Last October, IBM Watson opened its global headquarters at 51 Astor Place, making New York City the epicenter of a new era of cognitive computing. To provide city students with an opportunity to explore cutting edge technology, CUNY will also be offering a course on Watson cognitive computing system in the fall of 2015.

The CUNY-IBM tech challenge attracted over 300 students from 18 CUNY campuses. Of those, 117 were invited to participate in a two-day boot camp in October at the Intrepid Sea, Air & Space Museum. There, with the help of IBM mentors and CUNY faculty members, they received a crash course on Watson technology and honed their ideas to apply Watson to boost City higher education and government services, such as public safety, health and transportation.

“This competition unleashes the talent of some of New York City’s best and brightest,” said Stanley S. Litow, IBM Vice President of Corporate Citizenship & Corporate Affairs and President of the IBM International Foundation. “By exploring ways to improve the lives of New Yorkers using next generation technology, today’s students will be encouraged and inspired to become tomorrow’s innovators.”

“The partnership with IBM offers students the opportunity to look into the future and the way society does business and provides services. It empowers students to shape the future that they will inherit,” said Stan Altman, PhD., Professor at Baruch College School of Public Affairs. “The CUNY-IBM Watson competition is an opportunity for students to think about how to reshape higher education and how city services are delivered.”

IBM has been hosting Watson Case Competitions since 2014, giving students a glimpse into the promise Watson holds to transform industry and professions. The Watson University Competition that IBM recently held in the heart of New York City’s “Silicon Alley” builds on IBM's long-standing work with the academic community to better prepare students for in-demand jobs, including previous academic competitions at Cornell, the University of Southern California, and others.

The Watson ecosystem of innovators continues to expand with more than 2,000 businesses and entrepreneurs seeking to revolutionize business with cognitive based apps.  Through partnerships with top educational institutions across the country, the IBM Watson Group is now empowering students from a range of disciplines for careers to move the cognitive era forward.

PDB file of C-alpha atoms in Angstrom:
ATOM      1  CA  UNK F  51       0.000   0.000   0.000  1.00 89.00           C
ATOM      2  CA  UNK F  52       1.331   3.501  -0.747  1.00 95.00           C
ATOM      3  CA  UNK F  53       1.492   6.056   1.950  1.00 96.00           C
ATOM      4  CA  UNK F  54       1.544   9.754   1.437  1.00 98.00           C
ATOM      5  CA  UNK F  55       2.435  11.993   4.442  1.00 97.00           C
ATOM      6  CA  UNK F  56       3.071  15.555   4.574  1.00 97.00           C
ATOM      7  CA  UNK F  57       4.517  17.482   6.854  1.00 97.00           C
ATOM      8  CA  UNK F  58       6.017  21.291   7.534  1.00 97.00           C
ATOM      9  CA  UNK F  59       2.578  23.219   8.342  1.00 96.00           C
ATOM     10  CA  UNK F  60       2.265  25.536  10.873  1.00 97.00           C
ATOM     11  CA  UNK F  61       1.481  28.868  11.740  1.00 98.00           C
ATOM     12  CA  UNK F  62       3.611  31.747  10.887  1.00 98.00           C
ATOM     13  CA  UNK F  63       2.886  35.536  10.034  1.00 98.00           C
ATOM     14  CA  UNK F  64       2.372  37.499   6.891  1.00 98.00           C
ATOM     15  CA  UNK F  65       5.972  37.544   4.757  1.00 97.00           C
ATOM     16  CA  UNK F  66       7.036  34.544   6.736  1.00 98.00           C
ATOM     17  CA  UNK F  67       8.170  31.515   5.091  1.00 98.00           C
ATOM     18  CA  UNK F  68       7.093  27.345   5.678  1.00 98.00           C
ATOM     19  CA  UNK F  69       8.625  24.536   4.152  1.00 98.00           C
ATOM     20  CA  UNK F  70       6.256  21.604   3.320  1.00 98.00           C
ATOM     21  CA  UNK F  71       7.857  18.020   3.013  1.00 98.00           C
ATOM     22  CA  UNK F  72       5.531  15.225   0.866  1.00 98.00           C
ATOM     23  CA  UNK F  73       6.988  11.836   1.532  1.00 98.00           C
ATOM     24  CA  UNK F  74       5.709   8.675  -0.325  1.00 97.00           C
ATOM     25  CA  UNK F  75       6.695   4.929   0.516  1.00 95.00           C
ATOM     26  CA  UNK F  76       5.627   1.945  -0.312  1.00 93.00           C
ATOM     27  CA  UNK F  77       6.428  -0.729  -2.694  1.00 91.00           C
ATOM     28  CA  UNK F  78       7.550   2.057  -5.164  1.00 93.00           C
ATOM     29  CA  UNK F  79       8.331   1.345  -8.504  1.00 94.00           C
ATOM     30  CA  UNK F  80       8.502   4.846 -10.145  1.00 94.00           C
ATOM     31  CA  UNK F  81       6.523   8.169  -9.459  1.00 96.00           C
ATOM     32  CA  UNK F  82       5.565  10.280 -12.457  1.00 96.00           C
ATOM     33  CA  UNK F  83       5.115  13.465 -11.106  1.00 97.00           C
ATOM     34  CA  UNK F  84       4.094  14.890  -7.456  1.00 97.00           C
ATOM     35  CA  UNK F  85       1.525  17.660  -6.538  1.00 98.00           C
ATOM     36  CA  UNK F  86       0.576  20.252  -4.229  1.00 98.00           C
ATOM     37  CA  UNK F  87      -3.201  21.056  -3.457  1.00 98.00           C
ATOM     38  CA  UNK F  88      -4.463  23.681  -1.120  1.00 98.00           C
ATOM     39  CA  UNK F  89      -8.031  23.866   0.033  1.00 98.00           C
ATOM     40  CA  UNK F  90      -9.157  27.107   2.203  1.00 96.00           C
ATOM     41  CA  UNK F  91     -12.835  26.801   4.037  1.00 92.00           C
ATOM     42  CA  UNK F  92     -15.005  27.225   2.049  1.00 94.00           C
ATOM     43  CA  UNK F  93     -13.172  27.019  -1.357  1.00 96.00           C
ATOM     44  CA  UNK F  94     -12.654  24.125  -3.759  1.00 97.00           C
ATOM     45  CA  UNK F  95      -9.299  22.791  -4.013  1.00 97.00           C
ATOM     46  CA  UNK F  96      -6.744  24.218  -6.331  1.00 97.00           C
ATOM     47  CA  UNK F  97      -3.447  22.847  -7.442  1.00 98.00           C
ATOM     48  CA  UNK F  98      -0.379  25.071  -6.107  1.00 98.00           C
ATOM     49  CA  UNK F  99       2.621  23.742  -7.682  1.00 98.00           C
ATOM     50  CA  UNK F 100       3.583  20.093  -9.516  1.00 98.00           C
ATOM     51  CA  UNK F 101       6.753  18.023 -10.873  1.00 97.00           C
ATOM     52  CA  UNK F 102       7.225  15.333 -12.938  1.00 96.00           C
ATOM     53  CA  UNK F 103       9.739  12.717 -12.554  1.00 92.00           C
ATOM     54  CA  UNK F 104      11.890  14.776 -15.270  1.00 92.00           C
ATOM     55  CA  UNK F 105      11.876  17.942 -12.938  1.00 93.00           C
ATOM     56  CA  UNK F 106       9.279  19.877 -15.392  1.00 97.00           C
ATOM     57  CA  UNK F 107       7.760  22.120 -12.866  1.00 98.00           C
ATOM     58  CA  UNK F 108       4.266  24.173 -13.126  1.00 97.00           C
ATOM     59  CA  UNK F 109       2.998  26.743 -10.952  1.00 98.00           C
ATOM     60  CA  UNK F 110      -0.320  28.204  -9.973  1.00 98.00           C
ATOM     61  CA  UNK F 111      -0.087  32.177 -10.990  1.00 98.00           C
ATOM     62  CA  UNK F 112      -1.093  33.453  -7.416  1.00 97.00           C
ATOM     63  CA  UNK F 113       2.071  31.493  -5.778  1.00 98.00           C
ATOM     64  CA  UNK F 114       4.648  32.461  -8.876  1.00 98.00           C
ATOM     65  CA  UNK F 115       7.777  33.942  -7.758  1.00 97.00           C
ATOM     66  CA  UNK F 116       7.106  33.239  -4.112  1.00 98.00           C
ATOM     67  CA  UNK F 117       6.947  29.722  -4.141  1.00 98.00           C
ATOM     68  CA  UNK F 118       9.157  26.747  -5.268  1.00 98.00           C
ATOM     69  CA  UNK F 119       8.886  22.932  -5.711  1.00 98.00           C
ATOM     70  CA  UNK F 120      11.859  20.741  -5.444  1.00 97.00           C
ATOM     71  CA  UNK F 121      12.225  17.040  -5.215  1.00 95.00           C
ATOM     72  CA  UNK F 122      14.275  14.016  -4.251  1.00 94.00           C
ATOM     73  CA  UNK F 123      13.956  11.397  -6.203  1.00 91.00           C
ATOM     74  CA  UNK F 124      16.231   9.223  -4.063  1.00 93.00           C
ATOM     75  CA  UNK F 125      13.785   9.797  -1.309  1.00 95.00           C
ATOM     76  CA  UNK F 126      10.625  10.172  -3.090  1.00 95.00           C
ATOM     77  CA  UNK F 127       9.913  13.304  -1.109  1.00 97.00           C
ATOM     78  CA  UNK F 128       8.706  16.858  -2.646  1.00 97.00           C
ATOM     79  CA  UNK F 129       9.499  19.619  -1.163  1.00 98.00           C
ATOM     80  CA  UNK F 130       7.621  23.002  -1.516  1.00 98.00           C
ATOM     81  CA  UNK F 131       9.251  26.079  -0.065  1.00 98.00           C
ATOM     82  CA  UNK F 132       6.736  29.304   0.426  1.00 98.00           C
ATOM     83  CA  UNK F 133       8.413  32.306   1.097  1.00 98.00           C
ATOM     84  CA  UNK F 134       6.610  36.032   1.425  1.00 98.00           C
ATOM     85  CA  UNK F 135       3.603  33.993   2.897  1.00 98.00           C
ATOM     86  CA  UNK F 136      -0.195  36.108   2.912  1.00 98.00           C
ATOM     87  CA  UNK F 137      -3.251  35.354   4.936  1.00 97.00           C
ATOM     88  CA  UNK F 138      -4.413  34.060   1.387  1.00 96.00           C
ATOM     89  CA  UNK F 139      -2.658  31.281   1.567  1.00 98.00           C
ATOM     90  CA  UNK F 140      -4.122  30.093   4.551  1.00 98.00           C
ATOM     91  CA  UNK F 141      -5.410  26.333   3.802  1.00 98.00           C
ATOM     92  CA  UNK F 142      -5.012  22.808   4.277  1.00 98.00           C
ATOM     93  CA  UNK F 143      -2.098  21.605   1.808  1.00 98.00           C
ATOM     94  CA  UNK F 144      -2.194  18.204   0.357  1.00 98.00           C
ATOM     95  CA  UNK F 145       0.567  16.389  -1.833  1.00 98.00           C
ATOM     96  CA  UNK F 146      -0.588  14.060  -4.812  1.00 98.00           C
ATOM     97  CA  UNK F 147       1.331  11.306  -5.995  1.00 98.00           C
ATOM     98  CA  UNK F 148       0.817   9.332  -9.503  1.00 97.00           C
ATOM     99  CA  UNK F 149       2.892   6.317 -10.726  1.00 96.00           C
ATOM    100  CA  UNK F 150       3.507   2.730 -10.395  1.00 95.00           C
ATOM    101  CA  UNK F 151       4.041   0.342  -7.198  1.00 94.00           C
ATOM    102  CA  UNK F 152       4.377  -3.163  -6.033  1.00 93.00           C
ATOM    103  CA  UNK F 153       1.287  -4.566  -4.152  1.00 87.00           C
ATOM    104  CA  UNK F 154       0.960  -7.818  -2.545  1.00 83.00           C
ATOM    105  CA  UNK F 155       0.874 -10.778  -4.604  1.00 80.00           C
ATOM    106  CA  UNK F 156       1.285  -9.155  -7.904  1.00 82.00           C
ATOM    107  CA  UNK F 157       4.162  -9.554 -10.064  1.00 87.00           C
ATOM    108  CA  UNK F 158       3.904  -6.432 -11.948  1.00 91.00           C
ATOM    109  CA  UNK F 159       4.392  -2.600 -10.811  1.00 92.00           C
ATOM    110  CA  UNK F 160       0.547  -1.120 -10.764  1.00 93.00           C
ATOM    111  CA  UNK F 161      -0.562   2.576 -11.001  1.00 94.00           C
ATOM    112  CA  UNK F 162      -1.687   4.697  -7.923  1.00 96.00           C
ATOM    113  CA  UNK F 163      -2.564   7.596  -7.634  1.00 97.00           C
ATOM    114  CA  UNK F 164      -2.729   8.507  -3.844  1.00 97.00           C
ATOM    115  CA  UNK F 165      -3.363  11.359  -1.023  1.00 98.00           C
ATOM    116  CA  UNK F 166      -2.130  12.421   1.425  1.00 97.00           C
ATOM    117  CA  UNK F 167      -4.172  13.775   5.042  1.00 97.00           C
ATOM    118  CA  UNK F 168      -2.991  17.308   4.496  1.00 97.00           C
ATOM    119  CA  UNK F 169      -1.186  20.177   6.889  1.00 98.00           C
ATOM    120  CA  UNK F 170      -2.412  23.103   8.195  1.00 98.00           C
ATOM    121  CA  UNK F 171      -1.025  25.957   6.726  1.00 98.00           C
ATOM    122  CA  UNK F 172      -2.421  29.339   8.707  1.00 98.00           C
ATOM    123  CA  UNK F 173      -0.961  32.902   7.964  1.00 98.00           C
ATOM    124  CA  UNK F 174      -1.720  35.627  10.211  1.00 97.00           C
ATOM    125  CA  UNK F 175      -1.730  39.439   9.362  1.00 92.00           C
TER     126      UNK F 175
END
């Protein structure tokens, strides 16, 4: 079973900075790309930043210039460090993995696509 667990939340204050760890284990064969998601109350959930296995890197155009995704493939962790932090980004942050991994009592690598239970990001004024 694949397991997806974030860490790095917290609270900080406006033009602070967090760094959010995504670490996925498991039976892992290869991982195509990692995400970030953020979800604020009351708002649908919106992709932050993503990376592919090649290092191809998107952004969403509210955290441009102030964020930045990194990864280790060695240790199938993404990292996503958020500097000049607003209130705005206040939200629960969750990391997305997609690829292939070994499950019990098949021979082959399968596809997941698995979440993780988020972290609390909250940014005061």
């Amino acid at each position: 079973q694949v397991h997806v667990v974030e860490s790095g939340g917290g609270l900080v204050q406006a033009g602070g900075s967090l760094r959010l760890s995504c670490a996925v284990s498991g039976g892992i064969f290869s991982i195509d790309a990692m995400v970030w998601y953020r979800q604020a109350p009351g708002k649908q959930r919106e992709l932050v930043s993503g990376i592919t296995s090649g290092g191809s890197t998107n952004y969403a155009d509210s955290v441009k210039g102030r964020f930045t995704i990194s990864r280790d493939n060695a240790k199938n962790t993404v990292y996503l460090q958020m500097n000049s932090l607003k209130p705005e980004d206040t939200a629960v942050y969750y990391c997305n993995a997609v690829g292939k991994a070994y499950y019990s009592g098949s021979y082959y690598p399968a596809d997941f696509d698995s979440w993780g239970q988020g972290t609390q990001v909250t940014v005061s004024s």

According to the U.S. Bureau of Labor Statistics, there will be a 24-percent increase in demand for professionals with management analysis skills over the next eight years. The McKinsey Global Institute projects a need for approximately 190,000 more workers with analytics expertise and 1.5 million more data-savvy managers in the United States.

Contact(s) information

Angie Hu
IBM Media Relations
1 (917) 841-0354
ahu@us.ibm.com

Manny Romero
Baruch College, Director of Public Relations
1 (646) 660-6141
manuel.romero@baruch.cuny.edu

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At Baruch College in New York City, IBM and the City University of New York (CUNY) announced the top three winning teams of a student app competition with the best innovative ideas for how IBM Watson technology can help New York City and higher education. Student winners receive cash prizes and a chance to work at CUNY business incubator. This competition is the latest example of IBM fueling an ecosystem of innovators and providing students with an opportunity to learn about next generation technology. Student finalists sparked creative ideas, envisioning Watson-powered apps that could help city social workers better serve children and families by analyzing patterns; create a more efficient 311 system staffed by virtual agents and aided by predictive analysis; and an automated advisor for undergraduates and college counselors that will help identify and schedule ideal courses. From L to R: Stanley Litow, IBM Vice President of Corporate Citizenship & Corporate Affairs; Rashmy Chatterjee, IBM Vice President of Marketing Communications, and Citizenship; Nekita Singh, Queens College senior; John Banks, Consolidated Edison Vice President of Government Relations; Lizeth Mejia, Queens College junior; Kimberly Sy, Queens College senior; Allan Dobrin, CUNY Senior Vice Chancellor and COO; Carter Bales, New World Capital Group Chairman & Managing Partner; Minerva Tantoco, City of New York Chief Technology Officer. (Credit: Elena Olivo for CUNY)